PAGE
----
The three main players aside, it is good to see the rest of the cast making the best of their very small roles. Chief among these is Judi Dench, whose firm but equally sweet-natured Dame Sybil Thorndike is a breath of fresh-air within the filmmaking vat of swelled egos and power players. That said though, using solid English supporting actors in ‘shouty-American’ roles does seem to be a bit of a waste. Surely Dominic Cooper and Toby Jones deserve better?
Since we have already made one Harry Potter comparison, it would be remiss of us not to mention Emma Watson’s performance as costume maker/handler Lucy, whom Colin instantly takes a liking to when he first comes on set. In short, she doesn’t actually do that bad of a job. Her performance as a self-assured, world-wise girl (“I have two rules. One, you never touch the talent, and Two, I don’t date thirds”) is a good few strides away from anything she has done before, and she makes it work well. Although there was the potential for her scenes to cause an unnecessary distraction (is Hermione actually doing/saying that, oh my!), because her screen time is so brief and the central performances so powerful, she almost goes unnoticed.
Here’s the problem though. Once you take away the cinephiles and the Monroe devotees, both of whom will get there fill from either films setup or Williams’ central performance, this leaves the rest of the audience with what can only be described as a flaccid love triangle (between Colin, Marilyn and Lucy). The problem with this, is that the film is made up from not one, but two self-written books by Clark himself. “The Prince, The Showgirl and Me” is his written account of all the various goings-on during the production of the film – principally the brittle working relationship between Monroe and Olivier – and “My Week with Marilyn”, which is widely considered to be a fanciful interpretation on Clark’s part, of the little time that the two of them spent together. Therefore, one really has to question the believability of a woman like Monroe seeking solace in a man like Colin, the lack of any real threat to them spending time together, and why Lucy, who is seen as being a young woman with her own mind, seems to just stand back and let it all happen without a fight!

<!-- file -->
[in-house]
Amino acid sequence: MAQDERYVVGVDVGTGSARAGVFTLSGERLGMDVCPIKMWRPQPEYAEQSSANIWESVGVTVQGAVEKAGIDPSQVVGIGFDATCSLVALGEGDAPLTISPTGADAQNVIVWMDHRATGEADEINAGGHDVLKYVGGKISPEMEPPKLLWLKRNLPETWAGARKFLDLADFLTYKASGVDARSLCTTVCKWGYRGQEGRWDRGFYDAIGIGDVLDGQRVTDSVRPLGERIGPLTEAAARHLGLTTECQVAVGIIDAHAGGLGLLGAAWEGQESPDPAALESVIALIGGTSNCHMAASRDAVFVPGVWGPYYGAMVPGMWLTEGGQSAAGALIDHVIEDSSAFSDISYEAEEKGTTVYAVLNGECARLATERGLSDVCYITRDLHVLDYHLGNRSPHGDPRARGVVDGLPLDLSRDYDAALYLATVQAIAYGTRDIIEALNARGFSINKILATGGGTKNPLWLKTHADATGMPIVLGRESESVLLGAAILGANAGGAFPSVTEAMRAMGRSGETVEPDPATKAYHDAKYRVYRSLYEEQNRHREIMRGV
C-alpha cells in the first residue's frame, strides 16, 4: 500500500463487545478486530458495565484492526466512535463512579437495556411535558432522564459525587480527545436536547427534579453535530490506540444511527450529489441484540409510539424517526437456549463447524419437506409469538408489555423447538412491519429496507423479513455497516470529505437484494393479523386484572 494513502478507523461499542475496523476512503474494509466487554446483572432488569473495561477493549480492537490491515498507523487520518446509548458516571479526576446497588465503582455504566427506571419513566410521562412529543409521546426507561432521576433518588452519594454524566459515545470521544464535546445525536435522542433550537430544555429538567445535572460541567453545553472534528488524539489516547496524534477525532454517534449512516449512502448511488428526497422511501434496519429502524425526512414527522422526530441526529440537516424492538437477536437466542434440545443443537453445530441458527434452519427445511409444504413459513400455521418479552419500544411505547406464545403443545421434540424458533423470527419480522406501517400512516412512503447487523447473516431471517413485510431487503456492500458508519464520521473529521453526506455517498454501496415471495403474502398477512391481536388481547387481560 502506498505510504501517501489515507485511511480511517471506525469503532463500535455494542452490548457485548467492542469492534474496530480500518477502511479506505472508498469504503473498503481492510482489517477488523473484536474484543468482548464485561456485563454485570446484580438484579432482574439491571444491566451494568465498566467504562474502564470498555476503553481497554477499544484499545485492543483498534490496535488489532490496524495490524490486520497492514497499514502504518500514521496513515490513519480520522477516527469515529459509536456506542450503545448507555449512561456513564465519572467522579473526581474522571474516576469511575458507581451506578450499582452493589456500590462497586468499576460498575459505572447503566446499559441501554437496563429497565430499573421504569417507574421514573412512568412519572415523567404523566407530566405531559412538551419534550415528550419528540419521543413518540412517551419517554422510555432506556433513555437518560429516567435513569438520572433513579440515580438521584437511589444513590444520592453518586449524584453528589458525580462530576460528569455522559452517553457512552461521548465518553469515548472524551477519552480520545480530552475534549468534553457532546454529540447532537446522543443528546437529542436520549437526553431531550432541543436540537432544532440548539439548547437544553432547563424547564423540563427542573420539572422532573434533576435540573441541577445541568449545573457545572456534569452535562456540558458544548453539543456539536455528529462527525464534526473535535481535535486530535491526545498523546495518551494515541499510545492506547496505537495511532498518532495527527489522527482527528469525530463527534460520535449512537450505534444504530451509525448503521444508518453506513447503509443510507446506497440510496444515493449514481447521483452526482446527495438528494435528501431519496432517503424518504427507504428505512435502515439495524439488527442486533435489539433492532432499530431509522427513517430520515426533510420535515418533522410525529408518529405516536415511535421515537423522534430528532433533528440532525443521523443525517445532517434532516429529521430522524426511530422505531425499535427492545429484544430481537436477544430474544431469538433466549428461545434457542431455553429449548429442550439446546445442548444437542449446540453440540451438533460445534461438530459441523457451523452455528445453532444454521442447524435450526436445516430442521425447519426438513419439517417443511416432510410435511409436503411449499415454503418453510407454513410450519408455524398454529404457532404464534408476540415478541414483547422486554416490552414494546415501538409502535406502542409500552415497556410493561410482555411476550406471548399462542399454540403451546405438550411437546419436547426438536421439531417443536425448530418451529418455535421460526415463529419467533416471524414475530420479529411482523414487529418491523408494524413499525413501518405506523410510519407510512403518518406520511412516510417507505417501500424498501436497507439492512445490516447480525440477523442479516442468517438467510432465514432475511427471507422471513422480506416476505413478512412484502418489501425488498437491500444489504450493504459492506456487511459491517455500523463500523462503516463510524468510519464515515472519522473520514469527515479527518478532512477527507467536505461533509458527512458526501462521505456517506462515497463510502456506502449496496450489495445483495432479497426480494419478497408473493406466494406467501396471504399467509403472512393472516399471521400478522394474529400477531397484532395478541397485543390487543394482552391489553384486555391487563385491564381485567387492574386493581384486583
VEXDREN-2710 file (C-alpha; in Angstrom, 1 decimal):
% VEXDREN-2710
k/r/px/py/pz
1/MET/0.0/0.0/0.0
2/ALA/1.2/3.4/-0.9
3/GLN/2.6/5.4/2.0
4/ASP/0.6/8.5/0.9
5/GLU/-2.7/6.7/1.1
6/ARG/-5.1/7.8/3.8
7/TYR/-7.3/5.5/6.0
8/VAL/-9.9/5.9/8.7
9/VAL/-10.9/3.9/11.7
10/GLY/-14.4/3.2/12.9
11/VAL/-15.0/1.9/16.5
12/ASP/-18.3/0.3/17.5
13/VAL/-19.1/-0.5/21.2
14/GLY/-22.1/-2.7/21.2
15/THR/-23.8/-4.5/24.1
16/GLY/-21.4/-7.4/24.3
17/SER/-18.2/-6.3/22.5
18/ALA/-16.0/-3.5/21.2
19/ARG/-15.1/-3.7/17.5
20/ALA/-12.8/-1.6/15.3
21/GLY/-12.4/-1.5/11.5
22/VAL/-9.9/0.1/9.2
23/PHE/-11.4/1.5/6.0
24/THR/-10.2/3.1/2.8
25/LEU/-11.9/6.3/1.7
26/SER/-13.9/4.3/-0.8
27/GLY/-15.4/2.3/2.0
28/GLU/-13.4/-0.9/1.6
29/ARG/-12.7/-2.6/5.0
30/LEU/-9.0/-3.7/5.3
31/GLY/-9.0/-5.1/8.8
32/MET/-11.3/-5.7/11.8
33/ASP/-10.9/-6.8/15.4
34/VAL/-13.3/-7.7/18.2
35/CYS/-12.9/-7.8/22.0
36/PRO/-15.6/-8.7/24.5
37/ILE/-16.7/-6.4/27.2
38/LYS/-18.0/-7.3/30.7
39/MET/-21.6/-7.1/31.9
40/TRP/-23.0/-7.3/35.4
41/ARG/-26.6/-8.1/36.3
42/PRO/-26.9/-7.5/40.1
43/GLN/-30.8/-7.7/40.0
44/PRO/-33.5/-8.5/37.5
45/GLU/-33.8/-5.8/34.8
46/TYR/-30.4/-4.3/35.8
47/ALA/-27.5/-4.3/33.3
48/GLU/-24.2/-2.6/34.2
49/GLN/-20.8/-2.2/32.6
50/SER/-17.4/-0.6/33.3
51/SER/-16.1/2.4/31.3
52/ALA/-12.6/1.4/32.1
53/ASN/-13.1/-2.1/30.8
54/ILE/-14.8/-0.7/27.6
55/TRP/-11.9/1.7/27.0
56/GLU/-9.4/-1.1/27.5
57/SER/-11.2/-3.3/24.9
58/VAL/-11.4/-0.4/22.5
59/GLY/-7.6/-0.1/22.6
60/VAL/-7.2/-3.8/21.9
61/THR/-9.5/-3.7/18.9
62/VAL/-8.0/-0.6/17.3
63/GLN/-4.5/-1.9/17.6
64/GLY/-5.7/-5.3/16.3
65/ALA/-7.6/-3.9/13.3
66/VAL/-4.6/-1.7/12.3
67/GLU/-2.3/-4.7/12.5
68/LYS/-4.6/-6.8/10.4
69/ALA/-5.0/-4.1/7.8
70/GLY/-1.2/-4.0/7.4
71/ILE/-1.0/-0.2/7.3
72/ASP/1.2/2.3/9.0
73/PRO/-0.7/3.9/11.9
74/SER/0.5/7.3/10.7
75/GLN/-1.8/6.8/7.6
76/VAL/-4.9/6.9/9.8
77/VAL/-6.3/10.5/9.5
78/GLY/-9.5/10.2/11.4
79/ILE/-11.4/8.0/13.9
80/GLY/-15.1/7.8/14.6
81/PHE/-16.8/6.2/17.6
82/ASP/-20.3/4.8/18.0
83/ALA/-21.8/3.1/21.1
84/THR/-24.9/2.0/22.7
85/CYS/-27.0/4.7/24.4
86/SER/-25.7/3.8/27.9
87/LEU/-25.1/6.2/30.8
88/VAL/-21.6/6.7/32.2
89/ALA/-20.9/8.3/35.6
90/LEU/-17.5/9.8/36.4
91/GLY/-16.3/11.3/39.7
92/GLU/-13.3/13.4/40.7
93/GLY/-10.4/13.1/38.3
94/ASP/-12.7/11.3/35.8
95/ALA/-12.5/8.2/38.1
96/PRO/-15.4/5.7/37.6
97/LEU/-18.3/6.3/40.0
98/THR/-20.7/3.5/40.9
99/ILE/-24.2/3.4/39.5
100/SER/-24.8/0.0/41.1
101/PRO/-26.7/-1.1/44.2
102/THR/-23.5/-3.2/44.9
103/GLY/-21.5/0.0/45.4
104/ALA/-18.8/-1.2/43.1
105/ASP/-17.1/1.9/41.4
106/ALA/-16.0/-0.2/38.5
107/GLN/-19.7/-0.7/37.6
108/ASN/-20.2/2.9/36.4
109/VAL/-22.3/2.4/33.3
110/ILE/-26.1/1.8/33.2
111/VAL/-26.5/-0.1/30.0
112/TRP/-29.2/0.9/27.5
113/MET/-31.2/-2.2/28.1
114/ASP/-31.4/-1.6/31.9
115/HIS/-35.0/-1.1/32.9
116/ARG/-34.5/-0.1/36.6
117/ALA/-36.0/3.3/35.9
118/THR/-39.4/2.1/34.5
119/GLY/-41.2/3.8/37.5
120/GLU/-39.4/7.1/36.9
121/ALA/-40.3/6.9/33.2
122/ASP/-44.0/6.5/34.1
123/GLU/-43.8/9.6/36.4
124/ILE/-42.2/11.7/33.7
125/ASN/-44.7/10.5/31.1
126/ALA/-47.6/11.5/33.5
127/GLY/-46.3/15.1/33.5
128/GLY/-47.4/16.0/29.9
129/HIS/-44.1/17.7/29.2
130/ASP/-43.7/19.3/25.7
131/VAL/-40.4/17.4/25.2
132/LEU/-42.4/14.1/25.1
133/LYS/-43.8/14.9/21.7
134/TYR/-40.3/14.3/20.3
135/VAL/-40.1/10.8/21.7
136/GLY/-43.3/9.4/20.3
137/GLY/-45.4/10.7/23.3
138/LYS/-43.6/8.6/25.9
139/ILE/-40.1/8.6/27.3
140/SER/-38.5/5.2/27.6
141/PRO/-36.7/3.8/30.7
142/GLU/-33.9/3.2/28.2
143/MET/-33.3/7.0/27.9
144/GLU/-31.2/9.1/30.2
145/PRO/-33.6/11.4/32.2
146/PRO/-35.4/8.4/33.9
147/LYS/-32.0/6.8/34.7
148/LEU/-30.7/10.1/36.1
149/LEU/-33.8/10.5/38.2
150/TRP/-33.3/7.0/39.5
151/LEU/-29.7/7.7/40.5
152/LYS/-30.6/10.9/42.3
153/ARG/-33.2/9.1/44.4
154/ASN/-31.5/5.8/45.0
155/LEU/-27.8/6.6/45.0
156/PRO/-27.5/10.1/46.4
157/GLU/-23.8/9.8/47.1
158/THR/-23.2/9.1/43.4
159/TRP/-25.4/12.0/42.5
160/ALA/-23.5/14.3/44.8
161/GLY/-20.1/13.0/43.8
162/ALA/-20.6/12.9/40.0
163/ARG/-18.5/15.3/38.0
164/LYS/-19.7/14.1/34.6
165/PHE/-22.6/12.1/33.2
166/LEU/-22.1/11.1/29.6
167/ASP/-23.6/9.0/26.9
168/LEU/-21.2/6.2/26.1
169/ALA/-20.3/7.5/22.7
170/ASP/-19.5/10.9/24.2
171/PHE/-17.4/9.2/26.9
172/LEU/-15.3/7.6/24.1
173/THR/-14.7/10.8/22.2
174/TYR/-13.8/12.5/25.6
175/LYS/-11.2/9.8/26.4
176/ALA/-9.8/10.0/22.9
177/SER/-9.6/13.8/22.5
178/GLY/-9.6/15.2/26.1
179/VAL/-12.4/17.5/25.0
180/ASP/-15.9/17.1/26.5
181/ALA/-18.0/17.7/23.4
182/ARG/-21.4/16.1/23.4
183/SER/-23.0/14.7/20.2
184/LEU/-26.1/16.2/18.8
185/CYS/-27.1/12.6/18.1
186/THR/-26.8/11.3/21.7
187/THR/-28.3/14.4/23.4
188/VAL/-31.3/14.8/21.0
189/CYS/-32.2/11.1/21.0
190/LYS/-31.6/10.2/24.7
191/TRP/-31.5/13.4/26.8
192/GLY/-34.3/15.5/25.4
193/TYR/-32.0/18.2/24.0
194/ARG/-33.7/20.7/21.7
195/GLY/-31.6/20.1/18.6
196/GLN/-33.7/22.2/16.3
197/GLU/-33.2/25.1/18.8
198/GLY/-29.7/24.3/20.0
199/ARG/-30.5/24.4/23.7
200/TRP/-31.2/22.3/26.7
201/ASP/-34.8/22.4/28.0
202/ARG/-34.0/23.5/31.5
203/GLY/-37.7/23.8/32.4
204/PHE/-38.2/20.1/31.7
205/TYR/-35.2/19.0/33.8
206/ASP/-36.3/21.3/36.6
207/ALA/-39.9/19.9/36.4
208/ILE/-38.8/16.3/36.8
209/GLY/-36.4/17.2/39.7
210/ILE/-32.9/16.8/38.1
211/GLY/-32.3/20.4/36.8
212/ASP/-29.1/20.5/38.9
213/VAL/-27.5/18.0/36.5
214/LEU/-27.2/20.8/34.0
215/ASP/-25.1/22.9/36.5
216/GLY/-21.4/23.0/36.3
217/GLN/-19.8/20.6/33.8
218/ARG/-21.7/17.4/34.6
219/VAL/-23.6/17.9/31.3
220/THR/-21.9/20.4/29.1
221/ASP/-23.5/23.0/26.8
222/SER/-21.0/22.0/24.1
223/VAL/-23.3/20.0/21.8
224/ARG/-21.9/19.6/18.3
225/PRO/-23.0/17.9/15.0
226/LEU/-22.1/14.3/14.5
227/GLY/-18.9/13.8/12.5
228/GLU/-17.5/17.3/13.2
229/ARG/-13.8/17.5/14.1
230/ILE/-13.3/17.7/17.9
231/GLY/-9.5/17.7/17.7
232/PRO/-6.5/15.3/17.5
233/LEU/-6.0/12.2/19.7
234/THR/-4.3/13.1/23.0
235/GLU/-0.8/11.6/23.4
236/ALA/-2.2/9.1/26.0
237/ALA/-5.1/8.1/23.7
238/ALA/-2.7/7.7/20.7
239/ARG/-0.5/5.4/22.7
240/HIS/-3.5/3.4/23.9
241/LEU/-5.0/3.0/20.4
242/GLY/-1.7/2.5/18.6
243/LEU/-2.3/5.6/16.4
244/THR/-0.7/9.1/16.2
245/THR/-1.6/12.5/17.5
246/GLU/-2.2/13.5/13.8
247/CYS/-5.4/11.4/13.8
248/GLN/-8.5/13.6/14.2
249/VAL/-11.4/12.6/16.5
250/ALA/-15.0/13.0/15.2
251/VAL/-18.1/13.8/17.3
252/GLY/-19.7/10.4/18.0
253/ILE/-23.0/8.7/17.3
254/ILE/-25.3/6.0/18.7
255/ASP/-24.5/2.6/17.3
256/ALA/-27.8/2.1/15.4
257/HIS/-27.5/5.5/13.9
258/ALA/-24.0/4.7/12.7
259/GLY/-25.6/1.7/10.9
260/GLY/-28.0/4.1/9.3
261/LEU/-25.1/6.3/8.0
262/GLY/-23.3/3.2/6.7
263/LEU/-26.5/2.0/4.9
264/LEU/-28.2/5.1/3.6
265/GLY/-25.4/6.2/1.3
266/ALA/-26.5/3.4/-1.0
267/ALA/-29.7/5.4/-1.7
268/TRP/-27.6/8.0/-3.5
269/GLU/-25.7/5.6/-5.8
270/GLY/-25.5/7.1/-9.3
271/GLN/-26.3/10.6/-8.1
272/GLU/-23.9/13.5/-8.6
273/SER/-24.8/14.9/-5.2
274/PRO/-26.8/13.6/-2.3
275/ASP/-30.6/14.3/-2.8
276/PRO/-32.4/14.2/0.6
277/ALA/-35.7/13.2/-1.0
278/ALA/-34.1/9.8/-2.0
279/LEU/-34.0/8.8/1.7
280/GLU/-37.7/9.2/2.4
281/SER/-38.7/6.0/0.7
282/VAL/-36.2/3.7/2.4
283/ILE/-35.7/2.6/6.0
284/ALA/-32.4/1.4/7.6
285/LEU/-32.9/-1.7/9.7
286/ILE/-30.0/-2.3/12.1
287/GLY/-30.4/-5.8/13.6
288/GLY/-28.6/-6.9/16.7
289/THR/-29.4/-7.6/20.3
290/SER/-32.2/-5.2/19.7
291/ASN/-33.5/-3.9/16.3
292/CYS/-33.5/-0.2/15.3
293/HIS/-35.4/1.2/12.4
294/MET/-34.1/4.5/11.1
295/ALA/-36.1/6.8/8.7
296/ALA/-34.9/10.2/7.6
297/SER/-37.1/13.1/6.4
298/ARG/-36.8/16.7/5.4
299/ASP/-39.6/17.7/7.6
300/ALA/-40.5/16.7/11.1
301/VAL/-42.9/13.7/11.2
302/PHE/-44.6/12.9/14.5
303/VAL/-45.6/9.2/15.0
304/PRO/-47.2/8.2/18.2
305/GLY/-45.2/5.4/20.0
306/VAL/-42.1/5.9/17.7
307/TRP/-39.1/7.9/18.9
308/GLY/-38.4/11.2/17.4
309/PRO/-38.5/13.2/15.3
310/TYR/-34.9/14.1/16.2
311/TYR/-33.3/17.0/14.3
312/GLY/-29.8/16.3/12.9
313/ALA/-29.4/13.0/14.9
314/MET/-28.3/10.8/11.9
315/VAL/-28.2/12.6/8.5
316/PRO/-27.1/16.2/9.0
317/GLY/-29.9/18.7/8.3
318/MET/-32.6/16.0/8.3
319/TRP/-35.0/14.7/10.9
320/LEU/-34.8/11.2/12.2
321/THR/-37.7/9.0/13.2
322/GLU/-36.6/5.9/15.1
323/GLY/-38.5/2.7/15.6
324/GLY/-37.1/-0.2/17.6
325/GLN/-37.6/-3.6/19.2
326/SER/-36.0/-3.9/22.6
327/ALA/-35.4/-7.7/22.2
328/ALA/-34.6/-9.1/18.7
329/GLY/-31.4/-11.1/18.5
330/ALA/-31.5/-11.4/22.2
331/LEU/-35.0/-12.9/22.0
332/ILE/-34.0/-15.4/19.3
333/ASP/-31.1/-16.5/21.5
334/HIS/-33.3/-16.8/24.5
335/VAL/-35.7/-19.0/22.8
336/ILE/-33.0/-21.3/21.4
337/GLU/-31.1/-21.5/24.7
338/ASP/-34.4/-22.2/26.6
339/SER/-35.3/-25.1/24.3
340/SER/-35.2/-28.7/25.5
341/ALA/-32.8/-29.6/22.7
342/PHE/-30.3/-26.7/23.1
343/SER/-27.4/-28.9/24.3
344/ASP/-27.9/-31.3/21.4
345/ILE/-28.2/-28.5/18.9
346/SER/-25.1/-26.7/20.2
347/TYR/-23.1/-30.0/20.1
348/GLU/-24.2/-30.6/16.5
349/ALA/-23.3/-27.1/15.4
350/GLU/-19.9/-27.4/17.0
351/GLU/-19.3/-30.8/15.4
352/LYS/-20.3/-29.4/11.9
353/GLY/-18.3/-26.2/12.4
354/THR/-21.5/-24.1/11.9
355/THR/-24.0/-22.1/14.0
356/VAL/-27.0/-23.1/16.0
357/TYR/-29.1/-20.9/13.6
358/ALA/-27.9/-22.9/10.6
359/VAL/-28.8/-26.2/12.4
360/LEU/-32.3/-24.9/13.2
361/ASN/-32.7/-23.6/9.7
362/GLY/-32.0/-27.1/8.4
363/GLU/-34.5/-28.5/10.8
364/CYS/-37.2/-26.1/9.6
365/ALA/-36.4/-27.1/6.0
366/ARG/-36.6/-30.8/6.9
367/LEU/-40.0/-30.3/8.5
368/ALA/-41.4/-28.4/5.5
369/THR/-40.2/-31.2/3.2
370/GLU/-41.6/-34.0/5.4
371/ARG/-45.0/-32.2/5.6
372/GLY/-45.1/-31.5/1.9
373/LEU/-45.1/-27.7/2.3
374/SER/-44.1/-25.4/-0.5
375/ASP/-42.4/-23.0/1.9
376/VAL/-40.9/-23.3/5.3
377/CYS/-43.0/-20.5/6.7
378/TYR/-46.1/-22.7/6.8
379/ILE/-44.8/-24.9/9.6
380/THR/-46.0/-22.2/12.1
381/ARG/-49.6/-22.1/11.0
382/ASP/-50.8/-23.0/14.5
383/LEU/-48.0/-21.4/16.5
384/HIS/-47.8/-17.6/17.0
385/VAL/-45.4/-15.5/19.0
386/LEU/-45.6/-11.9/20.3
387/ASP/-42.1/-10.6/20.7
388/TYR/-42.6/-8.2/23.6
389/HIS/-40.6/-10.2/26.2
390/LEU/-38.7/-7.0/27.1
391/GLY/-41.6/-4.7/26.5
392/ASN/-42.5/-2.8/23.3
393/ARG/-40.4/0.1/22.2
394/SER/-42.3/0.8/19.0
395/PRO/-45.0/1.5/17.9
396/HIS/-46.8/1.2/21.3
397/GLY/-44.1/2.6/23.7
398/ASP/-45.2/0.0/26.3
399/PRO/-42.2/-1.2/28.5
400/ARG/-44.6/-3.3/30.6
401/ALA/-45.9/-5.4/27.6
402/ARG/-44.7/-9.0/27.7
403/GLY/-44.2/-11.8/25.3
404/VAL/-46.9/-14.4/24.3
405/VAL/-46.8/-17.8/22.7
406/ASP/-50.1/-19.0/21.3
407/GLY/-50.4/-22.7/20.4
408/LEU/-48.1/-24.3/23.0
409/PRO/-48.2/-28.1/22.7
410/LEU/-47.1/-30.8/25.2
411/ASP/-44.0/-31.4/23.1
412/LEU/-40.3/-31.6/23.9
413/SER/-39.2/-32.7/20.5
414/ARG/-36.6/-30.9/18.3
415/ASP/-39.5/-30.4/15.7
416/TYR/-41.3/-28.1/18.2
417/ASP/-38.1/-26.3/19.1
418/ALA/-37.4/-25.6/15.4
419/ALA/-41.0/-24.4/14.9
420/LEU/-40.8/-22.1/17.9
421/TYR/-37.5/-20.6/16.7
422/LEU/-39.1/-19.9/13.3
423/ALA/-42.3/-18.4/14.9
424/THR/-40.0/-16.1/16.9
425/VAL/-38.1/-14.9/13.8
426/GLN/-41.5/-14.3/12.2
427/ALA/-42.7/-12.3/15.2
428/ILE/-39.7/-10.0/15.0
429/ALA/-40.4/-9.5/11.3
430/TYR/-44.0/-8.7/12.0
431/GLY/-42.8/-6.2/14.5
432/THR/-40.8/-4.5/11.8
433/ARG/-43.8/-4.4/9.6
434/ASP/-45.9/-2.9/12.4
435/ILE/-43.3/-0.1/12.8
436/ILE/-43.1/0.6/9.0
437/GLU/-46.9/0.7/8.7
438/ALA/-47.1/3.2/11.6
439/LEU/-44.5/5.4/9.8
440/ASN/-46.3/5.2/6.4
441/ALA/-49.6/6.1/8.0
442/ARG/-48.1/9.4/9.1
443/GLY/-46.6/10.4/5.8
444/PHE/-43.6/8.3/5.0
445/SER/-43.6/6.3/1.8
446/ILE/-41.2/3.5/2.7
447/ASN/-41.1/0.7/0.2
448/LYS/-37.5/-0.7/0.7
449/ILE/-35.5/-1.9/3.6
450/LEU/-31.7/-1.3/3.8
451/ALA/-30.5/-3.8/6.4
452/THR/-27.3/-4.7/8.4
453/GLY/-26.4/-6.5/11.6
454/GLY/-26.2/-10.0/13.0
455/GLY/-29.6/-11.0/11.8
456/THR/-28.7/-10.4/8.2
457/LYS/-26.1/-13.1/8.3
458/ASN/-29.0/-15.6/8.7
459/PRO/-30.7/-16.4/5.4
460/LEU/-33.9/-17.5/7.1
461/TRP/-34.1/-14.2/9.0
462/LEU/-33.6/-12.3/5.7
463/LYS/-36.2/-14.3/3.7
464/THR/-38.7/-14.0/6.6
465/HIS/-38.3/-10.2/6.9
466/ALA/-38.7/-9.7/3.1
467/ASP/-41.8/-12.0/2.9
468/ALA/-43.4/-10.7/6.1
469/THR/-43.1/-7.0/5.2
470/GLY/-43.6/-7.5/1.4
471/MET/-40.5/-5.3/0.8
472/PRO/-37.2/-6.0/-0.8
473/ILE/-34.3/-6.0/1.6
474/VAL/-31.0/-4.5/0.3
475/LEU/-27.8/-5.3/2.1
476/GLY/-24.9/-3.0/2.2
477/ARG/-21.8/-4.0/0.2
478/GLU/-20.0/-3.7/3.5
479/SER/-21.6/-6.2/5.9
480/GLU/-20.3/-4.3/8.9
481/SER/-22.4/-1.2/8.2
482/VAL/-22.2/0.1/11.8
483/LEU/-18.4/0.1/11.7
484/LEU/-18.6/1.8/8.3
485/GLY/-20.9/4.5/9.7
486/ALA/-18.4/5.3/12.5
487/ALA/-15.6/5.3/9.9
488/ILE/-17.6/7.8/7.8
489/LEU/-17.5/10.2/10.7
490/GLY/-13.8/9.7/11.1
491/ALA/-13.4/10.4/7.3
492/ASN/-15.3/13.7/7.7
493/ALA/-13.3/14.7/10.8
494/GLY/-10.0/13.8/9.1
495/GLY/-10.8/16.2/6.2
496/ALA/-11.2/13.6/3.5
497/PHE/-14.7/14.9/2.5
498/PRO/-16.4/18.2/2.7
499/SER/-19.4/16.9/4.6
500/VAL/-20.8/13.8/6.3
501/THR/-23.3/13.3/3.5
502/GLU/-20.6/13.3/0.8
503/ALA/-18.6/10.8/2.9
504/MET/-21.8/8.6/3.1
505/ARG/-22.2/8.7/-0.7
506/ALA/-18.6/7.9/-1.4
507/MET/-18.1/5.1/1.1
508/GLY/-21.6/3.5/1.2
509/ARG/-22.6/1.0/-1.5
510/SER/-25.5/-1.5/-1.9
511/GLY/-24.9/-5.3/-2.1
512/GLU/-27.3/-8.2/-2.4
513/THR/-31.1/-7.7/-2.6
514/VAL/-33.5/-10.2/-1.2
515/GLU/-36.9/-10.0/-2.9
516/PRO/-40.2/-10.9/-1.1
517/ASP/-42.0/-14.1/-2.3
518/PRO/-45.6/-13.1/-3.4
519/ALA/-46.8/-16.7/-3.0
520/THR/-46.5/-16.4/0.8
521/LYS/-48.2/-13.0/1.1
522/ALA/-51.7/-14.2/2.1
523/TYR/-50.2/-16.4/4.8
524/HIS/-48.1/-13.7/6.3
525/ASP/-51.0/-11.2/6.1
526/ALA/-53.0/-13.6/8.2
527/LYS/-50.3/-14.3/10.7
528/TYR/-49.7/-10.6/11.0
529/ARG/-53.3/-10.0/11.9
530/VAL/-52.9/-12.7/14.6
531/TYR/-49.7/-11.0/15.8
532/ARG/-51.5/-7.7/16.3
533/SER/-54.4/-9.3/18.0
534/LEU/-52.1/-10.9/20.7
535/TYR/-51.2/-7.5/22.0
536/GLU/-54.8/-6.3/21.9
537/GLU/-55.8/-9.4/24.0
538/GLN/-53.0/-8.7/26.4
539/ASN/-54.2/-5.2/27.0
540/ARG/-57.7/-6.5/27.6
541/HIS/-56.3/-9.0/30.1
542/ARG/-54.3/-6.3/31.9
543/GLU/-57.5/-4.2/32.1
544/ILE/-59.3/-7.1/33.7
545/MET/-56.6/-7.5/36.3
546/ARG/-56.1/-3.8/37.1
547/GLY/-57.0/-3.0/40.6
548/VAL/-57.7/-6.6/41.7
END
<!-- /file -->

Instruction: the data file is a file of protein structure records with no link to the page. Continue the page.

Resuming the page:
Alas, the average film-goer may find that there is something lacking from this not-quite-biopic but equally not-quite-fictional tale. For the rest of us though, My Week with Marilyn is a light-hearted and fancy-free insight into a woman who was as troubled as she was talented; and a good excuse to re-visit (or, in this reviewers case, simply visit) the great Monroe back catalogue.
Kyle Buxton is an independent freelance film reviewer and blogger
Be sure to check out hid blog at: Reel Lighthouse – containing movie reviews, as well as other occasional film-related insights.